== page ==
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TOPEKA STATE JOURNAL. MONDAY EVENING, JUNE 18, 1900.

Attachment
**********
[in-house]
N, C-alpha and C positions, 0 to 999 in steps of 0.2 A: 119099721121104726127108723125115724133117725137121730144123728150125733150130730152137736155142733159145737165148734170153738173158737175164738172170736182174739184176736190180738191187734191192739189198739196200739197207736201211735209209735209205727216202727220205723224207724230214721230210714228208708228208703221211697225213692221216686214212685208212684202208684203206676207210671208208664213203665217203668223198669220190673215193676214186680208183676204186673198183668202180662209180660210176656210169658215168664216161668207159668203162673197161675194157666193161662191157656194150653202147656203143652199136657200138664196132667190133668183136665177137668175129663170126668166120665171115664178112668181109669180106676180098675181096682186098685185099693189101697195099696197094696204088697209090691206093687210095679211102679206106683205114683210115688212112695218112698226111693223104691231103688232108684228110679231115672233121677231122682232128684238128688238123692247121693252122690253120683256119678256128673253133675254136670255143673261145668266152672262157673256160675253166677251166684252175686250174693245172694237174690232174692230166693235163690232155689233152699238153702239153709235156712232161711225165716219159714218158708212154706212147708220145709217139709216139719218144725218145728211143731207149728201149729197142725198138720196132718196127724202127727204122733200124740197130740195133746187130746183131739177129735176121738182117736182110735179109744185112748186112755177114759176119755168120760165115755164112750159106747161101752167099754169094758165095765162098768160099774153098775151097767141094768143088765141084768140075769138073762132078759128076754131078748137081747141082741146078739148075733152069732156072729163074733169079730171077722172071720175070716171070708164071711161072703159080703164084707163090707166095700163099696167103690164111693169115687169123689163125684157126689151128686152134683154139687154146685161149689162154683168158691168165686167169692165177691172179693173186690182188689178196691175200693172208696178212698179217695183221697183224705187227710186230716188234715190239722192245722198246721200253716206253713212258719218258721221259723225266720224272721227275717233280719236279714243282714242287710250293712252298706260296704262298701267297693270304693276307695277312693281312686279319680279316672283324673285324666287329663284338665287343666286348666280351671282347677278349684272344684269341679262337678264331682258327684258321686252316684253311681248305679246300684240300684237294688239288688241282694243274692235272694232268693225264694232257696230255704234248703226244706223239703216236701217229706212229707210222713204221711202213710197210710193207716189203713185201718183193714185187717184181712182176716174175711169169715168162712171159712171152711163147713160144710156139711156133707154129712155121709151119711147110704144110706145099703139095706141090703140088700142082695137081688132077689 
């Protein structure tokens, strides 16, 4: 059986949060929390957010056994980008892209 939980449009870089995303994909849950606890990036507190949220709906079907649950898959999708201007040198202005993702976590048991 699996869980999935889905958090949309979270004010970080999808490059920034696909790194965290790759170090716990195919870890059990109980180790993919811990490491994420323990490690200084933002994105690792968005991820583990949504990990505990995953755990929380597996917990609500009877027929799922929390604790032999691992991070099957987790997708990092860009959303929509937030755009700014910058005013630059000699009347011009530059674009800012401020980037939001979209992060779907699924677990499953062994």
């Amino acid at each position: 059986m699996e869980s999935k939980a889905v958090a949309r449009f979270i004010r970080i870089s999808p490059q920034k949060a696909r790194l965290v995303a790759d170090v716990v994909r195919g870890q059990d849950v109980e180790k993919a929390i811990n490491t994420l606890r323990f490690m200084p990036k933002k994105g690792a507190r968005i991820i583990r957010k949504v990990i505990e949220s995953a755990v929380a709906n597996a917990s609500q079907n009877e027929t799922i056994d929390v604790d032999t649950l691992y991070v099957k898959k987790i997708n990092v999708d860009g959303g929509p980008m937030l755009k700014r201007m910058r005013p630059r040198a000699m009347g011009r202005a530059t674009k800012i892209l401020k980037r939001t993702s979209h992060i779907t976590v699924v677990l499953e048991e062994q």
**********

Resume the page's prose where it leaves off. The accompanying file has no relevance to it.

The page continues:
"V i f) PacksgeProtects 'rhe h ' Gonmnts r -and the I am Protects me P&Gkqge When you buy crackers, biscuit or wafers, insist upon having the kind that come in the "In-er-seal Patent Package." Its contents are always crisp and fresh. It is proof against moisture,, odor, dust and ge-nns. Soda Biscuit, Oatmeal Biscuit, Saratoga Flakes, Long Branch Biscuit, Milk Biscuit, Handmade Pretzelettes, Butter Crackers, Ginger Snaps, Graham Biscuit, Vanilla Wafers All these can now the 'In-er-seal Patent Package" o The package can easily be distinguished by ttio trade mark design on each end. Uj j lia (ill SHORTEST LITIS. COLORADO FLYE R r i Danger Of contracting Sickness, if you use Pore Wsmr That's the kind fur nished by the Telephone 122. 625 Quincy Street. Summer Outings. The most famous and popular sum mer tourist resorts on the continent are iv ached directly by the lines of the Grand Trunk railway system and its direct connections. Copies of descrip tive pamphlets with full information as to fates, etc., will be sent on appli cation to J. H. Burgis, city passenger and ticket agent, 249 Clark street, cor ner Jackson boulevard, Chicago. V. V L I - JT St sv t : ' ." . ' . - . . r t. ,. ,-ry S-V ..... . J be obtained in It belongs to u, an! the genuine cont&ini only our products. RATIONAL BISCUIT COMPANY. El' WORTH LEAGIERS. State Convention Will Be Held in Topeka Tomorrow. The first annual convention of the Epworth leagues of the statu will con vene in Topeka tomorrow. The convention wili be opened by a song service, conducted by M. C. Hol maxi. at 4 o'clock in the afternoon. Fol lowing this the address of welcome will be delivered by James A. Troutman. The response wilt be made by Governor Stanley, a member of the Wichita Ep worth leaeue. At the evenir g meeting the Rev. W. P. Thirkield of Chicago, secretary of the Freedman's Aid and Southern Education society of the church will make ail address. The meetings of the convention will be held in the First Methodist church. The time allotted has been crowded full of meetings. This will perhaps be the most important gatherings of the kind ever witnessed in this state. It is thought that between one and two thousand delegates will be in attend ance at the meetings. The convention will last three days, it will close Thurs day evening with a sermon by the day tvenir.tr with a sermon by Bishop H. W. Warren of Denver. Some of the speakers other than those mntiond on the programme will be Dr.. P. S. Ilenson. the Chictigo Baptist divine; Dr. J. F. Berry, the editor of the Ei worth Herald: Dr. F. W. Warne, bishop of Ir.dia;Prof. Ci. R. Kirkpatrlck, the Kansas temperance lecturer; Presi d"iit L. H. Muiiin, Baker university; Presidrnt L. H. Ruse. Southwest Kan sas college; President THbbs. Kansas Wesieyun university; Dr. K. J. Coker, Emporia: Prof. S. A. Lough, Baldwin; Prut". J. H. Hill. Emporia; Judge J. C. Post'ethwaite. Jeweil City. G. A. It. REUNION GUESTS. John B. Gordon, W. J. Bryan and Grover Cleveland Among Those to Be Invited. Chicago. June IS. Cornmander-in-Chitf Shaw, repr"esnting . veterans of the civil war in the Grand Army'of the Republic, sent a personal invitation to day to Major General John B. Gordon, representing the T.'nited Confederate Veterans, to come to Chicago next Au gust as a special guest of the thirty fourth national encampment. Inas much as President McKinley has ac cepted an invitation to attend it was d 'rned right that William Jennings Bryan be asked to be present at the reunion as a guest of honor. The list of special euests to be invited includes the following: President William McKinley, former President Benjamin Harrison, General E. S. Otis, General Wesley Merfltt. G-neral J. M. Schofleld. Admiral W. S. Schley, General Jostph Whler, former" President Grover Cleveland, General Nelson A. Miles and General William S. Shafter. Much Tobacco For Ejcport. Henderson, Ky., June 13. A special tobacco train, consisting of 35 cars, holding each IS hogsheads of tobacco, the total weight being 1,800.000 pounds, left here today. The shipment is part of a large contract of over two thousand hogsheads to go from here to New Or leans by the Illinois. Central railroad for export. Bears the y i t:3 n iffl A.wavs oX FOUN D FEIGID ZONE. New Reporter Says He Discovered It Among Santa Fe Shop Clerks. The new reporter was) assigned to the Santa Fe shops, and when he re turned he wrote: There may be and doubtless there are men who can command the respect of and who will receive courteous treat ment from some of the petty officials of the Santa Fe railroad emploved at the shops in this city, but the new re porter is not one cf them and evidently does not belong to that class. He does not seem to be on to the signs and countersigns, the sign of distress and its answer, the sign of recognition and its answer; nor does he seem to be ahle to give the proper alarm at the outer door and apparently he has for gotten the' password. The sign of cour tesy he most assuredly has forgotten, for he did not receive the least token to show that he belonged to the great herd of American people who keep clean and deserve at least a decent re ply to any ordinary salutation. Verily, the common brotherhood of man es pecially newspaper man is looked upon with disdain by some of the illustrious hired men who are privileged to sign some little dinky title after their names in the absence of some real official. The reporter is a very retiring, un assuming, inoffensive sort of a man, and when the editor told him to go to the shops and see what he could do he accepted the assignment with fear and trembling, for he had heard of the high and mighty airs assumed by the great under officials who are clothed during the absence of the plain men, theif chiefs, in a little brief authoritv. and he feared to meet them, but he swallowed his fears and boldly walked forth. He approached a yard man who. being a common working man, gladly pointed but the way to the krir of a subordinate brass collar. The reporter approached his lordship in as pleasant manner as he knew, but was instantly frozen by a lock through the eyebrows and a statement that Mr. Somebody was not in. This closed the conversa tion The reporter looked around the room several times and. after gasping like a fish out of water, succeeded in getting enough breath to reply: - Thank you. when will he return?" He re ceived no other answer than a large hunk of cold disdain which he took out and allowed to melt in the cheerful warm summer sun. Oh, how pleasant that sun felt! It was like a breath from heaven. The reporter had often wondered what the feelings of the fcionaikers were when they started over Chilkoot Pass and were struck by the snowsiide. He knows now. After he had flapped his arms and kicked his toes against a rail to restore circulation he started across the tracks and asked an engineer the direction toward another snow storm. The en gineer pointed out the way and the poor chilled reporter buttoned up his coat, biew on hs fingers and started for the other side of the frigid zone. When he entered the door the tempera ture dropped 60 degrees, but he was prepared and changed his weight rap idly from one fcot to the other in or der to keep his blood from congealing. The Great Man behind the desk paid no attention to the poor. blue, pinched face of the news man, but calmly read through several general orders or dam age reports or something of that kind and. after he had finished, condescend ed to grunt like an Indian just once. The grunt and the chilly atmosohere combined almost stopped the slowly beating heart of the great editor that is to be. and he could just manage to articulate. He told who he was and apologized for it. The Great Man said he was glad of it and at once proceeded to enrich hisTnind with a treatise on "flat wheels. The icicle, he who had gone into the yards a warm number reporter, stumbled out. and remember ing that Greely, theArctic explorer, had said eat grease, he wa3 tempted to go to one of the cars and pull some gfeased soaked waste from one of the boxes, but refrained, because he knew it was contrary to rules. He had been noti fied that he was not allowed to talk to any one or to go ary place, and by this time he felt like following instruc tions. He was chilled to the marrow and sneaked in behind a stationary en gine and managed to warm a bit. He remained there until he saw a man coming toward him who looked like the three hundred and fiftieth assistant to President Ripley, and then he took to flight. A box car was going up the yards attached to a switch engine, and as it offered the only haven he swung on and grinned disdainfully at the rep resentative of the ice trust. Switchmen, are good fellows, even if they do draw more money than the men who breath ammonia and have cold air pipes up their backs. Some of the working men to whom the reporter talked- said some things which would not be good for publica tion and the language was not calcu lated to be printed. It was used very much as a stimulant to help them in their labor, but he enjoyed the warm words and phrases for they helped thaw out the frost b:te. He learned incidentally that he would be frozen any time he attempted to speak to any one excepting the people he did not speak to. He made another attempt to get into conversation with some one who held one of those little authority jobs, and that time was ready for it. He didn't shrink up or wither or turn to stone when the man who had probably at one time ridden a short distance on the rear platform of some official's private car, mumbled an unintelligible answer to his question. He said two or three things rapidly and then backed off. He earned afterward that there are some mighty nice men employed there, and he will always regret that he did not meet them. What he wants to know now is: Do these cold hunks of humanity keey their temperature down by eating lemon ice and frozen prunes or is it just a natural condition inherited from some Eskimo ancestor? GOOD SERVICE REWARDED. Convicts Will Have Time Reduced For Meritorious Action. Governor Stanley has established a new rule in dealing with convicts at the state penitentiary. In the future when a convict renders the state special and meritorious service he will be rewarded by a reduction of time from his sen tence. Some months ago nine convicts per formed very dangerous work in re-timbering the prison mine shaft. From the first termers the governor deducted 20 per cent of. the sentence; the second termers receive a deduction of la per cent: the third termers 10 per cent. Names of the beneficiaries are as fol lows: Thomas J. Connell, Greenwood coun ty, manslaughter, three years' sentence, seven months off. Marion Jarvis, "Wyandotte, assault, five years' sentence, one year off. James Hill, Ellis, grand larceny, ten years' sentence, two years off. George Peterson, Crawford, burglary, five years' sentence, one year off. Andrew Benson, Neosho, larceny and burglary, six years' sentence, seven months off. Frank Ostrander. "Wyandotte, grand larceny, five years' sentence, nine months off. John McCain, Neosho, assault, eight years' sentence, fourteen months off. Adolph Smith. Douglas, grand lar ceny, three years' sentence, seven months off. George H. Fisher. Chautauqua, grand larceny, two years' sentence, three and a half months off. Connell. Jarvis, Hill, Peterson and Smith are all first termers and get 20 per cent discount. Ostrander, McClain and Fisher are second termers and get 15 per cent, while Benson is a third termer and gets 10 per cent discount. These discounts are allowed aside from the discount allowed for good time. By this Fisher will get out of prison in a few weeks and Smith and Connell will get out in the fall. SNAP SHOTS AT HOME NEWS Miss Alice Phillips is visiting in Wich ita. Mrs. M. E. -Rodgers left Saturday to go to New York. The Topeka club house Is receiving a new coat of paint. Phil Eastman has gone to New Tork on-a vacation trip. The sidewalk in front of No. SOS Kansas avenue is being repaired. The Saengerfest brought large crowds to Topeka to spend Sunday. The Prohibitionists will hold a state con vention in Topeka tomorrow. J. A. House, of the Atchison Champion, was in the city thi morning. An exceptionally large number of people visited the new city building yesterday. In a cow posture on the west side of town there are ball games played every day. A new sign has appeared over the en trance to the old court house. It is "Armory." Two small business houses are being erected at the corner of Sixth avenue and Polk street. Senator John T. Chaney, Ed Morton. J. E. Larimer and Frank Blanch spent Sun day at Paxico. Something should be done to suppress the man who closes a letter by writing: "Yours, etc." There were only Ave plain drunks ar rested Sunday a small number consider ing the circumstances. Judge N. M. Wells, of Paola, has an nounced that he will not be a candidate for congress in the Second district. A number of the Knights and Ladies of Security delegates visited the Reform school and the insane asylum Sunday. - Steve Hayden. a well known Missouri Pacific conductor, is one of the sergeants-at-arms in the national Republican con vention. Harry M. Chapman, secretary of the Phoenix. Arizona, board of trade, is in Topeka to spread the fame of his city as a health resort. A Topeka man drove twenty-eight miles Saturdav afternoon and merit, returning with six or seven small lish. He said he had a good time. Born to Mr. and Mrs. Wm. Anderson, of 1014 North Tvler street, a 11 pound bov. Mr. Anderson is employed by the Parkhurst-Dais Mercantile Co. Engineer Byron A. Ghent pulled the Santa Fe Kansas City "plug" Sunday and he landed the visitors and brought them home exactly on scheduled time. An auctioneer was selling jewelry on the street Saturday. "How much am I bid for this ls-karet gold ring?"' said he. A man bid five cents fur it and got it. H. G. Rising has established a rural de livery route in Mertoken township. The route starts from Station A. He will es tablish another route from Lawrence this week. Dr. E. M. Mills, of New York, secretary of the Twentieth Century movement in the Methodist church, has written that he can not be here to attend tne State Epworth league convention.' Joseph Hanklev- Navarre, formerly of Topeka, but who has been in St. Louis during the past year, hits returned. He says the strike conditions are much more shocking than they are represented in the papers. G. F. Sharitt. clerk of the circuit court, and Frank Holt, his assistant, have re turned from Leavenwortn. wnere inev have been attending -the court. On ac count of the unfinished condition of the federal building the November term of the court will be held in Leavenworth in stead of in this city. TRUSTS ACCEPTABLE Says Bishop Potter Because They Benefit the Majority. Cambridge, Mass.. June 18. In his baccalaureate sermon to the Harvard senior class. Bishop Potter of New York said trusts were one of the developments of modern civilization and as they ben efited the majority, they were accept able. "My brothers." he said, "I have not come here to denounce money. Money is a power. In itself consider, of course, it. has no more moral quality than a pound of steam or your biceps muscle. It may be used for the best purposes and just as easily for the worst. It is like many other powers, it may be used or abused. "Before we pronounce hastily and In discriminately against combinations of capital we are bound to remember that in the constitution at any rate of our American social order, or an underlying principle is and must always be. the greatest good to the greatest number and it is not difficult to demonstrate that great combinations, whether of en terprise or of wealth, have, in countless instances, resulted in the vast and sub stantial betterment of a great majority of people. "Nor ought we, in this connection, to lose sight of the fact that if such com binations have involved the loss or dis ablement or the extinction of business opportunities for other people, and it may be a good many of them, that is not sufficient reason for denouncing such combinations or denying their right to be. "But then, again, I must remind you that while such a statement of the case is just and necessary, it is not the whole of it. The great aggregations of capital have in them elements of peril. That as a force, which unlike many other great forces may be manipulated with com parative ease, suddeness and security, it may easily menace personal rights and individual liberties. Of this there can not be the smallest doubt. For protec tion against such perils, I think we shall look in vain to any mere panacea of legislation." New York Cycle Races. New York, June IS. The feature of the bicycle races at Vailsburg Sunday was the match race between Jay Eaton of Newark and Orlando Stevens of Ot tumwa, Iowa, which was won by Stevens. Summary: Quarter mile.pro fessiona! Final heat won by Stevens, Ottumwa: Kramer, East Orange, sec ond; Walthour, Atlanta, third: Free man, fourth: Cooper, fifth. Time 32 2-5. One mile, match race, best two in three heats, between Orlando Stevens of Ot tumwa, and Jay Eaton of Newark. First and second heats won by Stevens. Best time 2:16 2-3. Five mile, profes sional handicap, won by Dan Kramer of Chicago, 300 yards. Time 10:57 1-5. DENVER, COLORADO SPRINGS PUEBLO AND RETURN, $24, Via the Santa Fe. Tickets on sale June 1st; stopover al lowed at Colorado common points. CASTOR I A Tor Infants and Children. Tfo Kind Yea Haye Always EocgM Bears the Signature o; NERVOUS DEBILITY, Positively Cared by a Simple Eemedy For a Few Dollars. Nervous Iebintyf Ixst Vitality, effects of over-induigence, or overwork quickly cured by oiu Ir. Hallock's Wonderful Electric Pills. Thoreuehly tested for 30 years. Nervous Trembling. Tlrtsd out. Discouragred, specks before the Eyes. Diz ziness, rush ol blooi to the head. Weak Nerves. Thin Blood. -Tale. haggard count enance, Fluttering Heart and ail Nervous troubles cured by Dr. Hallock's Wonder ful Eiectn? Pills for weak, worn-out. ner vous pe title. Try them: they, cure alter all els fstiis. The very medicine you have been looking for. SI per bo.x. or. ti boxes, sufficient to cure most obstinate cases. $5. Sold at drug stores, and by Rowley & Snow. 600 Kansas ave., Topeka. Kan., or sent from laboratory, all charges prepaid, on receipt cf price. FREE TREATMENT. To prove the merits of bur remedies we will send ry mail a five days' treatment, with me i' :il advice, free of charge, on receipt of 10 cents to pay postage and ex pense. Send for a trial treatment today. Address HALLOCK DRl'G CO.. 110 Court St., Boston. Mass. HOW BOXERS ARE MET. Catholic Missionary Tells How They Are Dealt With, New York, June 18. Rev. C. Frin of the Catholic mission at Kiang-Nan, where there is now danger from the boxers, has written an account of how the members cf his community meet all attacks of the. natives. .He says: j "Those sections of our mission which j border on Southern Chang Tung are no i less infested with bands of robbers and j murderers than Chang Tung itself.' ' These brigands organise in regular companies under a supreme chief , and subordinate leader. They live together in villages and districts, which become their headquarters. At ordinary times they attend to their usual work at home and in the fields and behave, to all appearances, like peaceful citizens. But suddenly an order comes to take the field, and they march torth m a body, impose contributions on other villages, burn and even kill without scruple. If they have a grudge against some man darin they assemble in sufficient num bers to form a large army and are not afraid to tight pitched battles with the troops sent out against them. It is not hard to see how much trouble such men can give and, indeed, do give, to the missionaries. "But the missionaries, on their side, have devised a plan for protecting themselves, and their Christians, which is not the least cf their successes in China. As soon as the inhabitants of some -iIlage have been converted, the fathers, while attending to the duties of their apostolic ministry, see that the men are thoroughly drilled and taught to watch the enemy and defend them selves in case of necessity. The man darins look with favor on these meas ures, which are of great assistance to them and they are always ready to send reinforcements of soldiers when notified of a threatened attack. Thus it hap pens that, when the marauders fall upon a Christian village, they are greet ed with a sharp fire of guns and can non and are generally, beaten back with heavy losses. "To get a true idea of one of our mis sion centers in the districts which the robber bands have hitherto terrorized at pleasure, picture to yourself every Christian village as a small stronghold, fortified at every point of vantage. In the center of the village stands the resi dence of the commander, who is none other than the missionary. This resi dence is a regular citadel, surrounded by high walls and flanked at its coraers by four towers well fortified aiso. There are no doors. The going in and out is effected by means of ladders which are each time drawn back within. During the day the father attends to his duties and the Chinese to their work. At nightfall every one is at home again and if danger has been signalled thy all retire within the fort, sentries being appointed to keep watch from the tow ers. At the first cry of alarm the men are up in arms and the father directs the defense. If the enemy has been re ported in larger numbers than usual, the missionary has taken care to ask the mandarin for additional help, and is therefore well prepared to repulse the assailants. As a result of these meas ures the brigands become little by little discouraged and leave the Christian villages unmolested, while the mission aries win for themselves the love of the neophites. the confidence of the public authorities and popularity among the peacefully inclined portion of the peo ple." A FREIGHT PROTEST. Evidence That Rivalry Still Exists Between Passenger and Freight Men. The irrepressible conflict between the freight and the passenger department still goes on, says the Railway Age. Who makes the reputation of the road by fast time, fine equipment, popular prices and an occasional cut rate, says the passenger man? Wno earns three quarters of the revenue, makes friends of the merchants and manufacturers, and now ard then, for the good of the service, sacrifices more earnings in a day than you can throw away in a week? retorts the freight man. The passenger department doesn't care to answer back. It is in favor with the management nowadays and has noth ing to complain of. But the freight man grumbles over the extravagance of the "ornamental department." as he is pleased to call it. and wants to know way the useful branch of the service isn't better appreciated. The latest growl is found in this is sue from a freight man. He observes much said and done about fast pas senger service, but litt:e said and noth ing done about fast freight service. He has discovered these formulae: Ex penses. Vi passenger. freight: earn ings. freight, hi passenger; attention of operating department. 4 freight. 4 passenger. He sees passenger service accelerated and freight service retard ed; passengers rushed through on costly trains, and freight held until the big gest and slowest train can be made up; new passenger trains put on and a use ful local freight taken off or set to un loading ballast en route; time tables changed on the advice of the passenger men, but no suggestions asked from the freight department. He hates to see shippers kick because their freight is delayed and go off to the rival road. He believes that time counts in carry ing freight as well as people, and that the line that jrives the quickest service will get the bu;k cf the business. There is practical sense in these suggestions. Some roads do not need them: perhaps some do. It is a good sign when a man is dissatisfied with his achievements and wants a chance to do better work. Chicago and Return $14.00 via Santa Fe. . Tickets on sale June 23, 26, 27. good returning July 3. Short' line to Chicago. NORTH TOPEKA. Items Intended for this column should be left with the Kimball Printing com pany. &23 Kansas avenue. George Kuss has gone to Missouri to spend a week visiting friends. Mrs. W. M. Philburn has returned from a visit to her mother at Silver Lake.- . W. C. Jenness. formerly with the Star grocery, has taken a position with the Red Front grocery. Rev. Harvey H. Fowler of Hope.Kan., preached last evening In the Kansas Avenue M. E. church. Miss Nellie Luther of Brazil, Ind., was the guest last week of Mrs. A. J. Arnold of 927 Jackson street. A. L. Brooks returned Saturday from Chicago where he attended the meet ing of the Nurserymen's association. Great reduction in flowers, sailors and trimmed hats at Mrs. Courtney's this week. Black hats a specialty. Mrs. F-imer Eldridge and sister. Miss White of Holton, were the guests yes terday of their mother at her home north of town. Next Friday the three Christian churches cf this city will unite and hold an all day missionary meeting at the Central Avenue Christian church. Rev. Mr. C. Zook Pf Baldwin will attend the Epworth League convention and while here wili be the guest of his cousins. Sr. and Mrs. S. L. Courtney of S13 Quincy street. Miss Dott Watts has resigned her position as cashier and bookkeeper at the Red Front grocery and tomorrow ' will take a similar position with the firm of W. S. Kale. The Soldier Township Sunday school convention was held yesterday at the West Indianola school house. Addresses were made by Gov. W. E. Stanley and Rev. W. B. Hutchinson, pastor of the North Topeka Baptist church. Gov. Stanley was introduced by Mr. Hoover of Rochester, who spoke of him as the best governor of the best state of the best nation of the world. An excellent basket dinner was served by the ladies. FOR SALE OR RE XT J. T. Ball's house. No. 12S Ho'.man st. FREE MESSENGER SERVICE. PULL a Postal Telegraph-Cable Box. or call by telephone -No. 417 and have vour Want Ads brought to The State Jourr.il office bji- free messenger. No charge to you for messenger service. Cost of classi fied ads. 5 cents per line of six wnrds to the line and every , fraction thereof. WANTED SITUATIONS. WA-NTEDNIrsi7QrTj: or address. Muivana st WANTED MISCELLANEOUS.- WANTED All that are interested in Bel gian hares to call and see the stock cf the Annie M. Trapp Belgian Hare Co.. at 112 and 114 Y. 7th St.. second story. About V-Z head to chose from. The celebrated buck "Cyrano."' score V2. valuation JI55. haj just been received. Annie M. Trapp, manager. WANTED Lace curtains and portieres to clean. Mrs. Fosdick, 725 Quincy st. WANTED FEMAXE HELP. WANTED First class ladv stenographer and typewriter: must be capable of taiv inp charge of cigar stand in hotel office. Call on or address Chas. L. Wood, Na tional hotel. WANTED A ood competent white girl for general housework. 1223 Clay st. WANTED A good white girl; good cook; can get good wages at the Topeka ceme tery, if position is applied for soon. WANTED A competent girl for general housework. Mrs. J. P. Davis, li34 To peka ave. WANTED An experienced dining room eirl: steady employment and good wages. Hotel Whitley, Emporia. Kan. WANTED MALE HELP. WANTED Young man to wait on table. Ladies' Exchange Dining Hall, 119 West Sixth st. WANTED Man of good character: de liver and collect for old established man ufacturing house: ir a vear and expanses guaranteed. Address Manufacturer, 3rd floor, 33u Dearborn St., Chicago. WANTED Horse, driver. 700 or S00 lbs. Give price, age. etc.: no traders. Ad dress C. M. E.. Journal. WANTED MISCELLANEOUS. WANTED To buy complete outfit of body and display type, including chases for six column folio paper. Parties hav ing same for sale, address F. W., care Journal.- WANTED Carpets, iace and chenille cur tains to clean. 90s Ks. av., J. H. Fosdick, Tel. 8. FOR RENT ROOMS. FOR RENT Three rooms unfurnished. oi5 oomcy st. FOR RENT In private family, furnished room, modern, for gentlemen. 2i2 West Sth ave. FOR RENT Large front room, with al cove. HSVi W. 6th st. FOR RENT Store room 25x1rt0. corner Third and Kansas ave. M. Heery. FOR RENT Furnished front room. 414 Quincy st FOR RENT Furnished rooms cool. 3. W. corner Fifth and Madison st. FOR RENT Recently modernized furn ished rooms for light housekeeping. 421 Quincy st. FOR RENT HOUSES. foi?'1renth1u1Q rooms, furnace, electric light, gas, bath etc. V. J. Healy. FOR RENT 5 room house, city water and cistern. No. 22 Tyler st. T. B. Sweet. FOR RENT House. 4 rooms, stable, $5.00. Inquire at 1W3 Lawrence. FOR RENT 1321 Tyler St.. sex-en room house and barn. Call J. Thomas Lum ber Co, FOR SALE MISCELLANEOUS. FOR SALE 200 pedigreed Belgian hare does, 75 just received by the Annie M. Trapp Co., 112 and 114 West 7th su, 2nd story. FOR SALE Fine fast driving mare. 7 years old, city broke, safe for lady; also nearly new phaeton, harness, road cart, good Jersey cow. Gives 4 to S gallons milk a day. 51S Polk st. FOR SALE Computing scales, fruit case, spice chests, oil tanks, etc. Address Rackett Store, Alta Vista, Kan. FOR SALE Belgian hares, column. See want FOR SALE Lots, east of Santa Fe shops, JTa each. M. Heery. WKNTS FOR SALE MISCELLANEOUS. FOR SALE -Gasoline stove, cheap. Mrs. Saxgents, 225 Clay St. FOR SALE Good mandolin and case: or will exchange for good guitar. Addres3 O. K.,' care Journal. FOR SALE Or will trade for farm cr clear - city - propertv. a clean - stock of groceries, fixtures and delivery wagons. Good location doing good business. Ad-; dress "Grocer." care Journal. . cob: cobs:; cobs;:! 'cob's: cobsm cobs:h A good load of cobs for Jl. ALEXANDER & GOODFELLOW, "Phone 339. 11 E. Sixth St. FOR SALE Fine upright piano: only been In use for two years. Price $00.-X in cash. Call at 1312 Chandler st. FOR SALE RE AX ESTATE. FOR SALE Large modern residence: close in. at a bargain. Address Widow, care JournaL . . - FOR SALE 7 room house, to be moved from present location. Enquire at SwS Quincy. MISCELLANEOUS. NOTICE W. H. Holmes has no further connection with Oo. B. Harrison & Co.. nor with the Farmers' Advoowte of To peka, Kansas. Dated June I'. i:i X GEO. B HARRISON & CO. GASOLINE OR OAS STOVES repaired. Hull Stove & Repair Co.. 116 E. Sth st. PHYSICIANS AND SURGEONS. CHARLES C. BRADLEY. M. D. Office 5'5 Kansas ave. Phonj, C7S-2. Retider.ce, hli Yiust 7th street, 'Phono 6TS-3. H. T. THURBER, M. D.. Physician and Surgeon: grOuate University of New Hampshire. Licentiate. Cot.ji., board of examiners. 12L0 Kansas ave. Ker.ry W. Rob v. M. D.. SURGEON. 7S0 Kansas Avenue. Residence. Twenty first st. and Kansas ave. Topeka, Kaa. L. A. RT-DER. M. D OFFICE anJ residence corner Gordon St.. and Central ave.. Nor'h Toprks. "Phon 114. Uses the Brinkcrhoft system of rectal treatment, a successful and painless treat ment for piles, fistula, f-shure. ulceration, etc. IDA. C BARNES. M- D. ' Office 732 Kansas ave. Residenc Thir teenth and Clay. Office hours; 3 a. m.. to 11 a. m.. ami S p. m., to 5 p. ui. Teiephon 5:-S rtjidtijoo and 1 office. F. H. MARTIN. II. Dl! 4 KANSAS avenue, over Wallace's drug atoro. intones: 4,6. residence, uk oirie. DR. EVA HARDING. Homeopathlst, C Kansas ave. Telephone 4u2. , STAMPS, 8EALS ' AND STENCILS THE J. C. DARLING CO.. 7St Kan Ave. Rubber s-arr.ps. brass and aluminum trada chuck. I'ricelOK. Catalogue free.' TcL oc FLASHLIGHT PHOTOS. PORTRAITS taken at your home or our studio, day or evening.- Nichols Elah Light Studio. 7l."S Kansas ave. EDUCATIONAL. FRENCH AND GERMAN Tsucht ti'her in class or private, terms reasonable. Mrs. Hannah Kihlber?, 31t HarriAon si. CLAIRVOYANT. MRS. J, D. -WALLACE. Palmist and Clairvoj-ant. Advice given on all mat ters. A E. Eighth st. STORAGE. MERCHANTS" TRANFER & STORAGE Co.. packs, ships and stores household goods. Tel. 1S6. Clarence Skinner. 123 E. 6th st. MACHINE SHOPS. MACHINE SHOP Lawn mowers shrinv ened. razors and ciippers ground. Ease bail and sporting goods. Golden Rule Machine works, 514 Kansas ave. BICYCLE3. TOPEKA CYCLE CO.. 112 West Sth st Tel. 7i. Bicycles and sundries; bicycles and tandems for rent; repairing of ail kinds. V. S. CYCLE CO.. US E. ?th st. National and Union bicycles. Sundries, repair. ATTORNEYS-AT-LAW. MILTON BROWN, lawyer. Practice in aij state and federal courts. Suite 41. Craw ford bids. Topeka, Kan. TO WHOM IT MAY CONCERN. NOTICE My application for a permit to sell intoxicating liquors according to law at 4 East Fifth street, in the Second wa.'d of the city of Topeka, is now on ril in the. office of the probate juris" of Shawnee county. Kansas. The hearing of the same is set f'ir Tuesday, at 9 o'clock a. m., July 17. VJ). W. A. KAEH. WATCHMAKER WATCHES cleaned, 75c: clocks. SCc: main springs, 43c: crystals. 10c Ca.h paid for old goid or silver. All work guaranteed. Old jewelrv exchanged for new. If hard up. see Uncle Sam. 12 Kansas avenue. SPECIALISTS. DR. C. H. GUTBOR, Diseases of the Nose. Throat, and Lungs- 7Uu Kansas avecua. HAIR GOODS. SWITCHES. CHAINS. WIGS: your own design to order. Face treatments. Mrs. Hattie Van Vieck. 220 East Filth st. OSTEOPATHIST. STEPHEN C. WOOD HULL. H-iurs: 8-12: 2-5: Tues. and Sat. &-11 a. m. 6i3 Topeka avenue. JEWELERS. JAMES B. HAYDEN. Jeweler and Opti cian. Complete stock of watches, dia monds, silverware, etc.. Eyes examined and spectacles properly fitted. MONEY. TO LOAN 12. "O. on farm security, low rat s. Address R. S., care Journal. MONEY TO LOAN on live stock, pianos. organs, typewriters, household goods and personal security. L. Biscoe, 523 Kau. ave. TO LOAN Money on real estate. Month ly payments. Low interest. See Eaat man. 115 West Sixth st. PAVING. THE OFFICEof the Capital City Vitrified Brick and Paving Co., has been removed to US West Eighth street. FLORISTS. MRS. 3. R HAGUE. Florist, successor t R. J. Groves, ill Kansas ave. Phone 602. CUT FLOWERS and floral designs at iwi w est tasiita st. none M